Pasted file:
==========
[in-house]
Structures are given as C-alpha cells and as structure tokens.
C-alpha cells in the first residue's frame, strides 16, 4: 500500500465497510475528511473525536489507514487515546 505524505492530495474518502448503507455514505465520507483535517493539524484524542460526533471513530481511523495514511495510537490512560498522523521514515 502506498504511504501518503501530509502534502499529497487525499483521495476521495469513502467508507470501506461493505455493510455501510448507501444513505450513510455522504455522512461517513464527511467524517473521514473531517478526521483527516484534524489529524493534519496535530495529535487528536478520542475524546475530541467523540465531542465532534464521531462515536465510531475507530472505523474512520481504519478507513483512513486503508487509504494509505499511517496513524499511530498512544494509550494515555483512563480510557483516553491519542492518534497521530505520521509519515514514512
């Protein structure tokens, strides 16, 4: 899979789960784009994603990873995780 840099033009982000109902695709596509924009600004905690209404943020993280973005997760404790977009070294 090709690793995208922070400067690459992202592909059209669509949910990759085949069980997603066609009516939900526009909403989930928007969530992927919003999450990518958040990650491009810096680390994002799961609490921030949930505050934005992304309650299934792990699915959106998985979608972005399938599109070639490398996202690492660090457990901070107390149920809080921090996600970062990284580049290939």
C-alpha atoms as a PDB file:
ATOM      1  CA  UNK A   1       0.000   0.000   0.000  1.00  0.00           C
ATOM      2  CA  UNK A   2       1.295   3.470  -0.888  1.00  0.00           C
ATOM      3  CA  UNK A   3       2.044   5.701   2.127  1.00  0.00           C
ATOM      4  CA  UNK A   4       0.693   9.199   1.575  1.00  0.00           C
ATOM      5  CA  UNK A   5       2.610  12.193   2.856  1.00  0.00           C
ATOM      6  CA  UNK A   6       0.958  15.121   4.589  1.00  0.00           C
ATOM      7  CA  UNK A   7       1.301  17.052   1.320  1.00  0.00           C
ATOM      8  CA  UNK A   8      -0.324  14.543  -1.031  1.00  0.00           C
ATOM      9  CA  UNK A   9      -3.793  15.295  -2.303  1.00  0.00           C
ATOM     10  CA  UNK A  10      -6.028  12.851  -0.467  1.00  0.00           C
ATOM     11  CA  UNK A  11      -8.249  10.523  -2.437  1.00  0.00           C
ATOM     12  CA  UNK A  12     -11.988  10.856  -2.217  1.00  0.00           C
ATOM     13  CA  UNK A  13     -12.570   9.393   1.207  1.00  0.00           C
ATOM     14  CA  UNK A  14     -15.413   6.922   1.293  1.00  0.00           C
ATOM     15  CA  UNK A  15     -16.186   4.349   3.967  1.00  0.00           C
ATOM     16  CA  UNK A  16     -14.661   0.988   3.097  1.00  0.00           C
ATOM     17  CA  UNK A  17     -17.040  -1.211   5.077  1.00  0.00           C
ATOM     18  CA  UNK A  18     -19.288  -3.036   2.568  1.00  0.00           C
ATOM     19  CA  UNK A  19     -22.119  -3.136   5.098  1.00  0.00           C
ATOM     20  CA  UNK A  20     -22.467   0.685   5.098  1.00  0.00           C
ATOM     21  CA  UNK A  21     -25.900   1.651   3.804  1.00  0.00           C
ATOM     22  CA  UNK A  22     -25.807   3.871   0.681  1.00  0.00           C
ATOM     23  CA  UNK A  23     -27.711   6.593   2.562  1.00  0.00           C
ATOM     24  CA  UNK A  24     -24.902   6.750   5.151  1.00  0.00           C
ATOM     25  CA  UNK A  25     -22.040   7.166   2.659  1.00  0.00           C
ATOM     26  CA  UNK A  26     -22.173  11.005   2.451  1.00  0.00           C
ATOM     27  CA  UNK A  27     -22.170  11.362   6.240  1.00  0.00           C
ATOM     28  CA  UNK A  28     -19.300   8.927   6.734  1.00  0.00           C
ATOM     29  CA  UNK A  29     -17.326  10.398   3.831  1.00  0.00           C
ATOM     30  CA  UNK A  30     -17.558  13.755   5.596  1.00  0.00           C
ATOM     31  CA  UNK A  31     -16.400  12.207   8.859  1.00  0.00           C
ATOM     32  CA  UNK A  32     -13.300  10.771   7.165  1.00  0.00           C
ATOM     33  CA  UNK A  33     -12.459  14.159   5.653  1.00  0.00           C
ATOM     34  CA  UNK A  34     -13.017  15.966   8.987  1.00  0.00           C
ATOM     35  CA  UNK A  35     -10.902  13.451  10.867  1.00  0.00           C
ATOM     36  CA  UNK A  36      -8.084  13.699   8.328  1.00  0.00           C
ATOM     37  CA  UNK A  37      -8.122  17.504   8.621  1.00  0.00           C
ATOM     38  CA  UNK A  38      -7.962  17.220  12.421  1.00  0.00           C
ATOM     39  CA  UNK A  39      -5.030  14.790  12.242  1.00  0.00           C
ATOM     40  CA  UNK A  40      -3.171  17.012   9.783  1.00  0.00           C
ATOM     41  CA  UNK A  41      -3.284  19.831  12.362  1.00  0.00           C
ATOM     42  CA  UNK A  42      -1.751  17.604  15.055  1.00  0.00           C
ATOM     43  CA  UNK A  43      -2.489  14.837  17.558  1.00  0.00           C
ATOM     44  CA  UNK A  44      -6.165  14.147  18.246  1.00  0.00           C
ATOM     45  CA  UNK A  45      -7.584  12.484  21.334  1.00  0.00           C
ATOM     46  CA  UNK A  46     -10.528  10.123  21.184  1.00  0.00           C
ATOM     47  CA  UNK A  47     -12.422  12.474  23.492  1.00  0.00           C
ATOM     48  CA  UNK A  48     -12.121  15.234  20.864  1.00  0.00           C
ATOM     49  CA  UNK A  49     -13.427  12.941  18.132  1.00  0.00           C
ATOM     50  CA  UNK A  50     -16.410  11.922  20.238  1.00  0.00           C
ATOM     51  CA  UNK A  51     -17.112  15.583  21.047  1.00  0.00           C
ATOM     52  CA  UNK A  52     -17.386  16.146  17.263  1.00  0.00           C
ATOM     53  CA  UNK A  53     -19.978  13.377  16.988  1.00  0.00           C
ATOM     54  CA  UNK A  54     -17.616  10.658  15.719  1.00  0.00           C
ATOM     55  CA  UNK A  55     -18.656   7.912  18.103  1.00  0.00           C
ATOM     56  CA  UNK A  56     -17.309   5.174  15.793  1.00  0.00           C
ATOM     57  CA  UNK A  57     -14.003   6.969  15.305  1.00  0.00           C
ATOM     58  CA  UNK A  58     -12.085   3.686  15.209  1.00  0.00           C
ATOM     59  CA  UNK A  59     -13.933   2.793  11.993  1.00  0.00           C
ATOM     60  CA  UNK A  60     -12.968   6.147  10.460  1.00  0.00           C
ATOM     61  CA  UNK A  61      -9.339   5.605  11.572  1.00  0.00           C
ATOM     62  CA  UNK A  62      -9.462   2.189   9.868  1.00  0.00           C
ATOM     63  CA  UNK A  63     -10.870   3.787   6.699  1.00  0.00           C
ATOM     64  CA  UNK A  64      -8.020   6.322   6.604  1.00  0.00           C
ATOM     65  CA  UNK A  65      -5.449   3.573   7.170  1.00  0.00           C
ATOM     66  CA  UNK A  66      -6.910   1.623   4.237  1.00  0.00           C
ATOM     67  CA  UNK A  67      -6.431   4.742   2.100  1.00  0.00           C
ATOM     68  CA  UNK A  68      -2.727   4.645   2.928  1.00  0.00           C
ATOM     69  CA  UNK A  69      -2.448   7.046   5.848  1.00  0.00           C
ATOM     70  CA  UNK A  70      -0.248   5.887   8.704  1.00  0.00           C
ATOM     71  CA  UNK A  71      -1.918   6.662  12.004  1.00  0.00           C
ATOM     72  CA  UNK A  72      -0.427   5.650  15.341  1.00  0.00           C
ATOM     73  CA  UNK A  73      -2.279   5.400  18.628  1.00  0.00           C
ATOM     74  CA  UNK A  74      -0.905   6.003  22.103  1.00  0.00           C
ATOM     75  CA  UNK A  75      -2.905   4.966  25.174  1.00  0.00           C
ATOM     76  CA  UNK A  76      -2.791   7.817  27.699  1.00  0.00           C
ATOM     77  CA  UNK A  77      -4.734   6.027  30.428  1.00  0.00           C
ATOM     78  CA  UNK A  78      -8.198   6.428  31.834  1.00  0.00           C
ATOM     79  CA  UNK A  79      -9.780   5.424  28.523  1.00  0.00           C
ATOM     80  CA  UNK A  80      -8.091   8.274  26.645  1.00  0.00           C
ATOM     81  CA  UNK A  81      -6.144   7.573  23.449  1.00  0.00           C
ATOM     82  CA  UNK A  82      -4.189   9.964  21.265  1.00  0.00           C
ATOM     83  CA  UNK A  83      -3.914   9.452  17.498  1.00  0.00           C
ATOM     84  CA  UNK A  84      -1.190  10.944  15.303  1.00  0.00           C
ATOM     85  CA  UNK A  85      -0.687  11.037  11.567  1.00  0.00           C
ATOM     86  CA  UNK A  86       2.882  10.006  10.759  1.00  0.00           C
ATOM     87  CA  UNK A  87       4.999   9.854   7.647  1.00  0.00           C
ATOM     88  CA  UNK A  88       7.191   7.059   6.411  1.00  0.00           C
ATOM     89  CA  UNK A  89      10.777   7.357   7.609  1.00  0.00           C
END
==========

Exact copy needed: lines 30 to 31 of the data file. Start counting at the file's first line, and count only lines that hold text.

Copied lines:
ATOM     25  CA  UNK A  25     -22.040   7.166   2.659  1.00  0.00           C
ATOM     26  CA  UNK A  26     -22.173  11.005   2.451  1.00  0.00           C